Of course we might thank our lucky stars that Yorkshire is still part of the same country as London, for we tend to assume that some part of of London’s great wealth must surely be redistributed back to Sheffield. However when we look at the real figures it turns out that nothing could be further from the truth. The Centre for Welfare Reform's recent analysis of all public expenditure in Sheffield (benefits and services) compared to the national average found:
- Per capita public spending in Sheffield is £8,761
- Per capital public spending in the UK is £11,642
- Citizens of Sheffield therefore receive on average £2,881 less in public spending than the national average.
- This is equivalent to a loss of £1.7 billion from the economy of Sheffield.
- Local government in Sheffield controls less than 15% of public spending in our city.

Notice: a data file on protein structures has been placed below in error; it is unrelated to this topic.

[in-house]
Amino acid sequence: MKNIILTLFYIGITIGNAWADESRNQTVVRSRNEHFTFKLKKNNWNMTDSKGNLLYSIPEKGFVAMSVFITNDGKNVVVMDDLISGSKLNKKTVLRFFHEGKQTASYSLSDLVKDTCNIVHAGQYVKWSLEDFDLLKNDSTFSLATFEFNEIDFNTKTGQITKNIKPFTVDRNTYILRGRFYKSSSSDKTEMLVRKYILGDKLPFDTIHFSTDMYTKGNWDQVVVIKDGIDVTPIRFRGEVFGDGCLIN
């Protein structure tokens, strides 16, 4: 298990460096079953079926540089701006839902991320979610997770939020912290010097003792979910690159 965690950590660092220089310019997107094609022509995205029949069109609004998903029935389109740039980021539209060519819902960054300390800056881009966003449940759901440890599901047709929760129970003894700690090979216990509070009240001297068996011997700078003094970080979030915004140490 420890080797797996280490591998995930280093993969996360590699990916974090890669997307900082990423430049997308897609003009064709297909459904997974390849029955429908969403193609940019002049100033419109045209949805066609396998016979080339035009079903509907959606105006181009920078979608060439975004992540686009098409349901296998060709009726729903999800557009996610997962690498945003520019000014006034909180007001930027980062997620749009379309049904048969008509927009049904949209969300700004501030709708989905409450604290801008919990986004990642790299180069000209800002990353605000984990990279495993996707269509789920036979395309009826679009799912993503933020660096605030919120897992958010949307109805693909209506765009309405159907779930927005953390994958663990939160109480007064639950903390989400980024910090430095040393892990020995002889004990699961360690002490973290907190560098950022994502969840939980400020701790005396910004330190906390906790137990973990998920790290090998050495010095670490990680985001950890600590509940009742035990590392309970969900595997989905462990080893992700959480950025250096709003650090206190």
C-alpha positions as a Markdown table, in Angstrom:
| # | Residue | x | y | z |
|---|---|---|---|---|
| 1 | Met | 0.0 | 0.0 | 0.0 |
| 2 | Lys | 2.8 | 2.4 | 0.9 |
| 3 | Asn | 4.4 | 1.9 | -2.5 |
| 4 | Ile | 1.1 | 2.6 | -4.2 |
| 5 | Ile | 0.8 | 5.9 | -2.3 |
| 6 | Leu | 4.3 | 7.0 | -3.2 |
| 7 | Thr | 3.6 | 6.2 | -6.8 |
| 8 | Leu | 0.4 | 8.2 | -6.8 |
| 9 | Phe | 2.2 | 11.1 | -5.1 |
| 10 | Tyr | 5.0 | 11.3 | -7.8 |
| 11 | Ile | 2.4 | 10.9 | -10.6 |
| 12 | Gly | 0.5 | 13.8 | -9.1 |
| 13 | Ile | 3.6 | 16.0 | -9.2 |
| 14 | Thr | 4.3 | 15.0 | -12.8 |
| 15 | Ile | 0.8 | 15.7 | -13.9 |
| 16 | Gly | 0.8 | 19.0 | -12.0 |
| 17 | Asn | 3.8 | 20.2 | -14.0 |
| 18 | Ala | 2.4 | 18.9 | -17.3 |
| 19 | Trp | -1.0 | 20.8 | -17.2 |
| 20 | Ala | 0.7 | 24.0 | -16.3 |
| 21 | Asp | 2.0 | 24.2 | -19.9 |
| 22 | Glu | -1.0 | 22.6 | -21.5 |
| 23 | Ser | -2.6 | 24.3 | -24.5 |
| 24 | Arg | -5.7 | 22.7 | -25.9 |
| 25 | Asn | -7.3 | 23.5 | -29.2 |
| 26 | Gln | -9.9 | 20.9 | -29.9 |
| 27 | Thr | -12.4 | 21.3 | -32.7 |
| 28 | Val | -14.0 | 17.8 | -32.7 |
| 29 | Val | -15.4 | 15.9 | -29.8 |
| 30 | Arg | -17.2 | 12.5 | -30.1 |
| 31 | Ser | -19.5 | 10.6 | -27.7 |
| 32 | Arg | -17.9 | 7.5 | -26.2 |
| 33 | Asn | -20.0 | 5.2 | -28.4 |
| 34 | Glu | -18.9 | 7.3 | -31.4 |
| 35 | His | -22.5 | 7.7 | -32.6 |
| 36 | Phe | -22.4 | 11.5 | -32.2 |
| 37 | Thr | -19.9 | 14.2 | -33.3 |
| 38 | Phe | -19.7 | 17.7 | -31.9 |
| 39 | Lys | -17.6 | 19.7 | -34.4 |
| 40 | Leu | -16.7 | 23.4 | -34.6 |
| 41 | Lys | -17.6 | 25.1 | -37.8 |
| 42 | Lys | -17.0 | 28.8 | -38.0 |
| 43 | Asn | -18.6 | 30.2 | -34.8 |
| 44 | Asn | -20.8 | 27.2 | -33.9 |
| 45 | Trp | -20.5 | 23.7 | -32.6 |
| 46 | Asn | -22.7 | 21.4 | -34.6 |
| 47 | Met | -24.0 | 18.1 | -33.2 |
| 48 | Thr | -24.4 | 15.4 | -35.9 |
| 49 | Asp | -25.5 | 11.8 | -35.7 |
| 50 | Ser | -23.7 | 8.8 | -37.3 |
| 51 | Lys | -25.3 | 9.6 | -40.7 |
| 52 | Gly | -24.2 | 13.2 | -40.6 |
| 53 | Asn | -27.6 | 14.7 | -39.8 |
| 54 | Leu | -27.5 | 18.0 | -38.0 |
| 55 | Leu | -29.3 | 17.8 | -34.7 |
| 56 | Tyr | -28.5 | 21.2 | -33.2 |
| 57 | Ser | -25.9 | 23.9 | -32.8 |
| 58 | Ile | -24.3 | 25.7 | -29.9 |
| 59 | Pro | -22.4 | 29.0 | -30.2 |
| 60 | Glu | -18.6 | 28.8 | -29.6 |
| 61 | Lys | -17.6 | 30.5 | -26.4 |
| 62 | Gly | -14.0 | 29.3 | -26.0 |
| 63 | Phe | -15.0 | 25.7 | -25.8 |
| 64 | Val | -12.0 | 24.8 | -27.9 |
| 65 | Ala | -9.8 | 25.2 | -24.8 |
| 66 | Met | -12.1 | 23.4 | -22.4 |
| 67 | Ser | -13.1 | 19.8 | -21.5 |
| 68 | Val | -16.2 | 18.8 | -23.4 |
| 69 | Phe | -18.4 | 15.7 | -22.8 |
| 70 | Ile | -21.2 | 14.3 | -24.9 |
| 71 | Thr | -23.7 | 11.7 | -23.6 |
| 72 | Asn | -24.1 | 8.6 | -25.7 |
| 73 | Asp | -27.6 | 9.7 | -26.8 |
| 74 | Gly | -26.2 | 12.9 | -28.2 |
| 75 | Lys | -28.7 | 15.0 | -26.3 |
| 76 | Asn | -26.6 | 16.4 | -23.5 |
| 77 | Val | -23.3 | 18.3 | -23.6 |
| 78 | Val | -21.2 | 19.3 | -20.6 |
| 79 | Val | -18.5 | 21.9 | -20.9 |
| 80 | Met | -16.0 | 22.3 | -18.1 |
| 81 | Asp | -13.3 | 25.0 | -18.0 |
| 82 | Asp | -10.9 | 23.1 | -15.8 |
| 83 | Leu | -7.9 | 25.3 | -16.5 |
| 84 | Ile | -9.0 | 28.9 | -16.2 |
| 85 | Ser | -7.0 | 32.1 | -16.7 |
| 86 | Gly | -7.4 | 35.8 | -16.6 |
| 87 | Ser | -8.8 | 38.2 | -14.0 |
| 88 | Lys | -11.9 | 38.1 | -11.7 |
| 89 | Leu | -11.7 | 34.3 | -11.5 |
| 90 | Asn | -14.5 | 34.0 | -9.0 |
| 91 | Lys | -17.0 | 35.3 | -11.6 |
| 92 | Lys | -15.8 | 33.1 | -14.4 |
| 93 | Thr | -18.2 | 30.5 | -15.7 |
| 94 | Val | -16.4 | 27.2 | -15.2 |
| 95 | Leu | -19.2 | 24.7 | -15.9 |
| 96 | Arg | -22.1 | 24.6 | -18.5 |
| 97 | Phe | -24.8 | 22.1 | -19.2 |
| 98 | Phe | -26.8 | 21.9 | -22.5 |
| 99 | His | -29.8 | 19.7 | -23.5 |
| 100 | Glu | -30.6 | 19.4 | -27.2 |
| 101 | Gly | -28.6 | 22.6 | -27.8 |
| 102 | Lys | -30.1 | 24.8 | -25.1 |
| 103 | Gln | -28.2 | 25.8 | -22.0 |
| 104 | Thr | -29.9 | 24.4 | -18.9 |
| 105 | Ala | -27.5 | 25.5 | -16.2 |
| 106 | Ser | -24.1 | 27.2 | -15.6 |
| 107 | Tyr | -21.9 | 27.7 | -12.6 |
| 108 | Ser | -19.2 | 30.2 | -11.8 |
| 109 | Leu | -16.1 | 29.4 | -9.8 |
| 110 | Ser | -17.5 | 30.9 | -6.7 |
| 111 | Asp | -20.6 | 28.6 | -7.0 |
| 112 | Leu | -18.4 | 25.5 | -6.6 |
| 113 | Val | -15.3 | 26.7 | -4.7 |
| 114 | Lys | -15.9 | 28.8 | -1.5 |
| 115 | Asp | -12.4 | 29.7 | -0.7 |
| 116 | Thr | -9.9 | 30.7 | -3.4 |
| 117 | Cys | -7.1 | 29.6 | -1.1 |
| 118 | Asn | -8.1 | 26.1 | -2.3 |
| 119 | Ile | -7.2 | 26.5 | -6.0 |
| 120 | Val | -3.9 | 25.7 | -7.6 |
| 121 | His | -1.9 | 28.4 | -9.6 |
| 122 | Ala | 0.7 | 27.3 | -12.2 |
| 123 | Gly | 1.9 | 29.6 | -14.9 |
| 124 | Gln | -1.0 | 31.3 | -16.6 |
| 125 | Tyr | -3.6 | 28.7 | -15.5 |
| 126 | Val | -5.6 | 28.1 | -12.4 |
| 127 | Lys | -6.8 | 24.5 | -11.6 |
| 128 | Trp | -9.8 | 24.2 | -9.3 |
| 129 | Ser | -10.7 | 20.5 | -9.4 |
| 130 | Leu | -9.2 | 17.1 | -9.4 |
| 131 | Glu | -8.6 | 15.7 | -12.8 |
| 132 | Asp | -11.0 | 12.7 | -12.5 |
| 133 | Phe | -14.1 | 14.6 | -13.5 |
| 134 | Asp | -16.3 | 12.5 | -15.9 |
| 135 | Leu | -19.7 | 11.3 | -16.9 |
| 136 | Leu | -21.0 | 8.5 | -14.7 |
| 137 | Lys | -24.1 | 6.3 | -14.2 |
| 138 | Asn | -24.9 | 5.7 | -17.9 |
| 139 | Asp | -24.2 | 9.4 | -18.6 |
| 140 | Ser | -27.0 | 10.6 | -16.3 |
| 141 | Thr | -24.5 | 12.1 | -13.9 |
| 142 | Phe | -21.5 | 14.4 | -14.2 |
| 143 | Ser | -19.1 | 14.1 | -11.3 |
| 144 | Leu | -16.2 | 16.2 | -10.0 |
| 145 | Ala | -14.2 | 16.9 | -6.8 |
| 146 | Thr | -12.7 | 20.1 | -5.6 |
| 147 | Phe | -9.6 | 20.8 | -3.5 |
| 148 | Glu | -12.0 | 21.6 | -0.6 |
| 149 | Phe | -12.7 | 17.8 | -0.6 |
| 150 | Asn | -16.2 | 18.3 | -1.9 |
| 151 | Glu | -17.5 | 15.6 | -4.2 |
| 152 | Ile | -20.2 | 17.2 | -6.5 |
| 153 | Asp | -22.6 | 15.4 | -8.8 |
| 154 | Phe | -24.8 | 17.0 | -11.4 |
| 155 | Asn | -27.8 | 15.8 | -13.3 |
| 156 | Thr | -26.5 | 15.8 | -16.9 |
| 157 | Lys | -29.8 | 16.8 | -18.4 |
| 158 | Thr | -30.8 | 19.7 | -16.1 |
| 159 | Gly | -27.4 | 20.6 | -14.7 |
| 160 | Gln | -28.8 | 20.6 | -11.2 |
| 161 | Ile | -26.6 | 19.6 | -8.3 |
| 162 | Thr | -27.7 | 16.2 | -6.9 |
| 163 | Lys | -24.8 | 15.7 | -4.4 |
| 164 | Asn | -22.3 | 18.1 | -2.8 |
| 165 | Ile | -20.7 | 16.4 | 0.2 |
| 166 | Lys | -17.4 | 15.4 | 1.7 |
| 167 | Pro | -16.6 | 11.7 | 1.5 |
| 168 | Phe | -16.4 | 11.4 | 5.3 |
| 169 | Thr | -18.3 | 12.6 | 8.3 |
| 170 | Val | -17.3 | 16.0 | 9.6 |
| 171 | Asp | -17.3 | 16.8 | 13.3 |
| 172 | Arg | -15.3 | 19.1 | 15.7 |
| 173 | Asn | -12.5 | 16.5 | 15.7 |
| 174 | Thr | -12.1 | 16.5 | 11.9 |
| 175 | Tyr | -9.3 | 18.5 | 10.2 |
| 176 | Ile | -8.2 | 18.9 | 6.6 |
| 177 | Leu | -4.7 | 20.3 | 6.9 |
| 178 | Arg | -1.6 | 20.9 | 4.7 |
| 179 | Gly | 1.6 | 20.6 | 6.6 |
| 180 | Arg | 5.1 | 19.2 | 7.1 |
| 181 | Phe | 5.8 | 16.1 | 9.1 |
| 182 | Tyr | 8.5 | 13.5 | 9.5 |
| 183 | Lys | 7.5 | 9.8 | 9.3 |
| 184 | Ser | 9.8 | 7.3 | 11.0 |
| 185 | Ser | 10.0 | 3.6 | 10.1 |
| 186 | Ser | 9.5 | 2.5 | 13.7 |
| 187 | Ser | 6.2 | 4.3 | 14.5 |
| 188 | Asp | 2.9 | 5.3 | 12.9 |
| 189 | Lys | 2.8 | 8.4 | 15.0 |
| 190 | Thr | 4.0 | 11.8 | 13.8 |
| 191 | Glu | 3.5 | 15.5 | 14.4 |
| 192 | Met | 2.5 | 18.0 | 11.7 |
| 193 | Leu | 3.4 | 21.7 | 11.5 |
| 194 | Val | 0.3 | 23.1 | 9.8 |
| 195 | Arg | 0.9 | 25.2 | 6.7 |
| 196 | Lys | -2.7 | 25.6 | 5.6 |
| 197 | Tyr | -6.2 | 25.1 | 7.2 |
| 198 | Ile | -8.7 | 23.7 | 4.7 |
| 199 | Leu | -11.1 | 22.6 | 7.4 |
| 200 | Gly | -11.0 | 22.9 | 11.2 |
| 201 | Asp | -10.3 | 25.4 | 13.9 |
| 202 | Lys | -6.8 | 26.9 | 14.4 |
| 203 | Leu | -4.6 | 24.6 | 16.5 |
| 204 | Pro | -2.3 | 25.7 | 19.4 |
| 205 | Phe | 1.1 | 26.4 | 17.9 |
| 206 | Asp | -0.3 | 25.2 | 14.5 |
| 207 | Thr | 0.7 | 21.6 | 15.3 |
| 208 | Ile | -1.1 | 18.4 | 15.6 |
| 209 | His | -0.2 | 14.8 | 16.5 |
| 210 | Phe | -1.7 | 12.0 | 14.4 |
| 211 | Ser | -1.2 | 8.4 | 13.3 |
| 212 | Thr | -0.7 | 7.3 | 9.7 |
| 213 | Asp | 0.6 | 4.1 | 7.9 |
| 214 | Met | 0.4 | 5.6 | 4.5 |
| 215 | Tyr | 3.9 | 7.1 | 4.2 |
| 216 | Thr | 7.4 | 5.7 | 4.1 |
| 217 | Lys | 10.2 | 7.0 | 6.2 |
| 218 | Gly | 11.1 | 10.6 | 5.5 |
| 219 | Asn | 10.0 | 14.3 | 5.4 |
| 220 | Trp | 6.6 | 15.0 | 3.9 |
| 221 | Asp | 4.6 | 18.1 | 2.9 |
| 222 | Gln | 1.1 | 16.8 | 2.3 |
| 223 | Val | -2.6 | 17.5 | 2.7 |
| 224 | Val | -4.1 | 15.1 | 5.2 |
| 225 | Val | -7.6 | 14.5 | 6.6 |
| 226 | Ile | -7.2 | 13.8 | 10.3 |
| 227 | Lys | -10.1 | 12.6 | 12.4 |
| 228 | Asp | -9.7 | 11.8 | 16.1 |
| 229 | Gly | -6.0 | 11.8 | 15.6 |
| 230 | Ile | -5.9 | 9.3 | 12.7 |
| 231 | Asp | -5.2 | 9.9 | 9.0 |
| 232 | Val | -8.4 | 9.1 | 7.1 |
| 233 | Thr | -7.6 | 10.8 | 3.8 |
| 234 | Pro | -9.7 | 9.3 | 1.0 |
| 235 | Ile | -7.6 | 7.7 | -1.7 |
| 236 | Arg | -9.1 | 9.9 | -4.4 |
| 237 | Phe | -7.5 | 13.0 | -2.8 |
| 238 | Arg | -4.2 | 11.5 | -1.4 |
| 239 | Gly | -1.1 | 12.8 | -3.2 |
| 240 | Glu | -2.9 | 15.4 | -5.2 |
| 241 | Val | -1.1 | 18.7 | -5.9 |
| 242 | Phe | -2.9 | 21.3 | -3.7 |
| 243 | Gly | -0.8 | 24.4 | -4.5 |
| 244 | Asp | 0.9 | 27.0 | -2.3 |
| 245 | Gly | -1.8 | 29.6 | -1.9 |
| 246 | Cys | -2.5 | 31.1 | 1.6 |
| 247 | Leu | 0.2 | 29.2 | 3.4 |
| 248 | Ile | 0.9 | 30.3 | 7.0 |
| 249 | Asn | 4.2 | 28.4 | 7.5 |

The fact that the economies of the North are now equivalent to countries that suffered more than 40 years of colonial exploitation by Soviet Russia is perceived to be ‘our own fault’. We are seen as non-productive, non-competitive and somehow unworthy. The disdain and prejudice which seeps into general political debate is not just the projected prejudices of the powerful in London, it becomes part of our own story. We accept it.
At a meeting about austerity one council leader, who shall remain nameless, said to me:
“Well we had to save the banks. We need them don’t we?”
It still shocks me to think that someone could believe that a bank - the place money goes to die - is part of the real economy. London’s excess wealth is not built on growing things, making things, ‘competing’ or doing anything worthwhile. The excess has been expropriated by banks and other financial organisations, the glassy-mirrored edifices that loom over the capital’s skyline. Thatcher gave to the banking sector the power to, quite literally, make money and it exploits that power by creaming off resources for itself. Central government adds to this injustice by pretending to redistribute resources across the country, while actually holding back much of that money for itself or for its friends in business and civil society.